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When Betty, an African American woman is first seen she seems frozen. Frozen in time but also encapsulated in a painting. One of the most difficult concepts in history is the idea that the people who get their pictures done are always the people in power. But behind every person of power are the people that they have used in order to get where they are. In the case of American history many of our forefathers owned slaves. this particular story takes place in an art gallery where pictures from many many generations ago are on display. But a painter decided that instead of looking at the white man who ran this country we are going to look at the Black slaves that built it. Betty will come forward, step out of the painting and have a conversation where she tells us about what life was like before she was captured and brought to a country that was not her own, separated from her family, and enslaved. Betty sees this moment in her life as a celebration, because she recognizes by being apart of this portrait she is forever memorialized and remembered. This emotional feeling is more than she ever thought that she would get from being a slave. This story is a beautiful example of the importance of art and also recognizing that behind every portrait where there is a house there is someone that built it, where there is a man there is a partner standing behind them that helped to support them, and where there is a dive into American history there are slaves who have been forgotten, unappreciated for the forced labor that built this country. *This character must be Black.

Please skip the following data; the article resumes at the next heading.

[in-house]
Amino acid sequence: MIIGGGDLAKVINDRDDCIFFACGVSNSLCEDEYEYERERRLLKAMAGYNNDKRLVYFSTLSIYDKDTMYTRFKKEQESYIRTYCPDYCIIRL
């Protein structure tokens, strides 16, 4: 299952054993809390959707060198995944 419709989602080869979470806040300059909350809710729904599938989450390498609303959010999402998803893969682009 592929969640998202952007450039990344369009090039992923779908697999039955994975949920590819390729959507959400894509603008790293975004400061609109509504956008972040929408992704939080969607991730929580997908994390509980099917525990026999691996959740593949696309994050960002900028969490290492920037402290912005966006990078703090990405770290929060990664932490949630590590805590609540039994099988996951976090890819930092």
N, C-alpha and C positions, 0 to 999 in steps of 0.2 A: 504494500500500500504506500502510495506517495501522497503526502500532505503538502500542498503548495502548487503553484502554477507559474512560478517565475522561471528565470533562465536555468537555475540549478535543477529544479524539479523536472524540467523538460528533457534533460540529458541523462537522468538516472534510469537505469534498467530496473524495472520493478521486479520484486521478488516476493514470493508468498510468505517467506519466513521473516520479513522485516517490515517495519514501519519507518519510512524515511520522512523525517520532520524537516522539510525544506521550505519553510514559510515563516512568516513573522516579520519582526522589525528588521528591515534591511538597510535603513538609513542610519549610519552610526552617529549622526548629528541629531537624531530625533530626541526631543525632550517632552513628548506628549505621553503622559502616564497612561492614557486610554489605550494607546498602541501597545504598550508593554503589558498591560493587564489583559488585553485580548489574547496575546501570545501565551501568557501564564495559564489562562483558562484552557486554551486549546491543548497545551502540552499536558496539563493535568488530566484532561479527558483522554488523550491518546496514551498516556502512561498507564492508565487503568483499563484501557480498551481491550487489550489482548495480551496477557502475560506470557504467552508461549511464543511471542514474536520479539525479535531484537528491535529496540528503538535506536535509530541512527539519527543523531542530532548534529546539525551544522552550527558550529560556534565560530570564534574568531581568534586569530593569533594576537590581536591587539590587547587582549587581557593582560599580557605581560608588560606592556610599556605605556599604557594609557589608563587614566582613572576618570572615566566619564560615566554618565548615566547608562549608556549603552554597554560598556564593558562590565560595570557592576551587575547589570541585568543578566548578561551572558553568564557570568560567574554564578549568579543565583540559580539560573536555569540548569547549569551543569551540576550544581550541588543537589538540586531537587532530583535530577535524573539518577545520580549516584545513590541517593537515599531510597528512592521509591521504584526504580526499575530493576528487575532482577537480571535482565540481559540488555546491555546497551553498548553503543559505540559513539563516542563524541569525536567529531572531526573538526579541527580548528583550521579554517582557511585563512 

Truth of The Portrait

  • (Scene opens with Betty, an African American woman who is frozen in a pose that is to represent the fact that she actually is living in a painting. The audience sees her as the painter did and we view the “exhibit” that is on display. After a few moments her eyes begin to blink, her lips start to stretch and she looks directly at us, the painting comes to life, her history speaks.)


    I hope I didn't startle you. A genuinely hope that my presence is not something that invokes fear in any of you. I am content, as I realize that I am always a part of history because someone was able to capture me. How ironic. I was physically captured, enslaved and now I find myself being captured again but this artistry gives me a presence. Let me introduce myself, in my origin country my name was Asha. My village was on the Gambia river. We were happy, more than that we were free. (She sees someone coming.) Someone is coming. (Freeze) I hear people when they stand in front of these paintings in these museums, and I wish they could hear me while I cry inside. They are captivated by the beauty of the colors that are being used in these paintings of men who created, built this country on the premise that they are creating a country that will thrive for their sons and daughters. (Beat, laughs) What a profound goal, to build a country for your children, so beautiful right? (Beat) But my children. The children of my village. Why didn’t get a say in whether or not we wanted to be the horse that carried the wood that build this country?

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